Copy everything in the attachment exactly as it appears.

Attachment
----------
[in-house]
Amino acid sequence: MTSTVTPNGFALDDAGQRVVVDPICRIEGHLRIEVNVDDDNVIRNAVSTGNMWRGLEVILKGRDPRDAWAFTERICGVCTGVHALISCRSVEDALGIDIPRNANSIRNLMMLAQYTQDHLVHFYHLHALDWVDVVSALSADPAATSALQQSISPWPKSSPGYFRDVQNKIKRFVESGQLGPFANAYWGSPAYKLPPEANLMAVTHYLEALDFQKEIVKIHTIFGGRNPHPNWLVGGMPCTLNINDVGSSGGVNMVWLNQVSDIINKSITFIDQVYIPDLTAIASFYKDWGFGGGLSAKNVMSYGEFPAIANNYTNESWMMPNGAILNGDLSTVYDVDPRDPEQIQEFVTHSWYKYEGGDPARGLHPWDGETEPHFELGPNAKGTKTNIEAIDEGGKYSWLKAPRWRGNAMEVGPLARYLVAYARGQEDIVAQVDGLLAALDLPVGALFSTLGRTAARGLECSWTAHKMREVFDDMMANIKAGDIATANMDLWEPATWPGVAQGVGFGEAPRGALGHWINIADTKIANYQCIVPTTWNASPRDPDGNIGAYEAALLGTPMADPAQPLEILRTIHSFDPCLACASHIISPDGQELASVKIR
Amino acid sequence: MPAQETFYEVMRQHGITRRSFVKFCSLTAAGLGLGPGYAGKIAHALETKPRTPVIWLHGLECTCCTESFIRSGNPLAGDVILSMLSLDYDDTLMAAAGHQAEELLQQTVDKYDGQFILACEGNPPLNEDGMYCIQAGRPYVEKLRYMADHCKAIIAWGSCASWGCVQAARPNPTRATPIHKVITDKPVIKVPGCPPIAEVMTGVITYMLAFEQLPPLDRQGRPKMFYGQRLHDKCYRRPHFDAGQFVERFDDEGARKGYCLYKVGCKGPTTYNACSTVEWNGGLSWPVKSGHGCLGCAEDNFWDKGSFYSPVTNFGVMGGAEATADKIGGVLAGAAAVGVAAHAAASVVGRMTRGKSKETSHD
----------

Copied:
[in-house]
Amino acid sequence: MTSTVTPNGFALDDAGQRVVVDPICRIEGHLRIEVNVDDDNVIRNAVSTGNMWRGLEVILKGRDPRDAWAFTERICGVCTGVHALISCRSVEDALGIDIPRNANSIRNLMMLAQYTQDHLVHFYHLHALDWVDVVSALSADPAATSALQQSISPWPKSSPGYFRDVQNKIKRFVESGQLGPFANAYWGSPAYKLPPEANLMAVTHYLEALDFQKEIVKIHTIFGGRNPHPNWLVGGMPCTLNINDVGSSGGVNMVWLNQVSDIINKSITFIDQVYIPDLTAIASFYKDWGFGGGLSAKNVMSYGEFPAIANNYTNESWMMPNGAILNGDLSTVYDVDPRDPEQIQEFVTHSWYKYEGGDPARGLHPWDGETEPHFELGPNAKGTKTNIEAIDEGGKYSWLKAPRWRGNAMEVGPLARYLVAYARGQEDIVAQVDGLLAALDLPVGALFSTLGRTAARGLECSWTAHKMREVFDDMMANIKAGDIATANMDLWEPATWPGVAQGVGFGEAPRGALGHWINIADTKIANYQCIVPTTWNASPRDPDGNIGAYEAALLGTPMADPAQPLEILRTIHSFDPCLACASHIISPDGQELASVKIR
Amino acid sequence: MPAQETFYEVMRQHGITRRSFVKFCSLTAAGLGLGPGYAGKIAHALETKPRTPVIWLHGLECTCCTESFIRSGNPLAGDVILSMLSLDYDDTLMAAAGHQAEELLQQTVDKYDGQFILACEGNPPLNEDGMYCIQAGRPYVEKLRYMADHCKAIIAWGSCASWGCVQAARPNPTRATPIHKVITDKPVIKVPGCPPIAEVMTGVITYMLAFEQLPPLDRQGRPKMFYGQRLHDKCYRRPHFDAGQFVERFDDEGARKGYCLYKVGCKGPTTYNACSTVEWNGGLSWPVKSGHGCLGCAEDNFWDKGSFYSPVTNFGVMGGAEATADKIGGVLAGAAAVGVAAHAAASVVGRMTRGKSKETSHD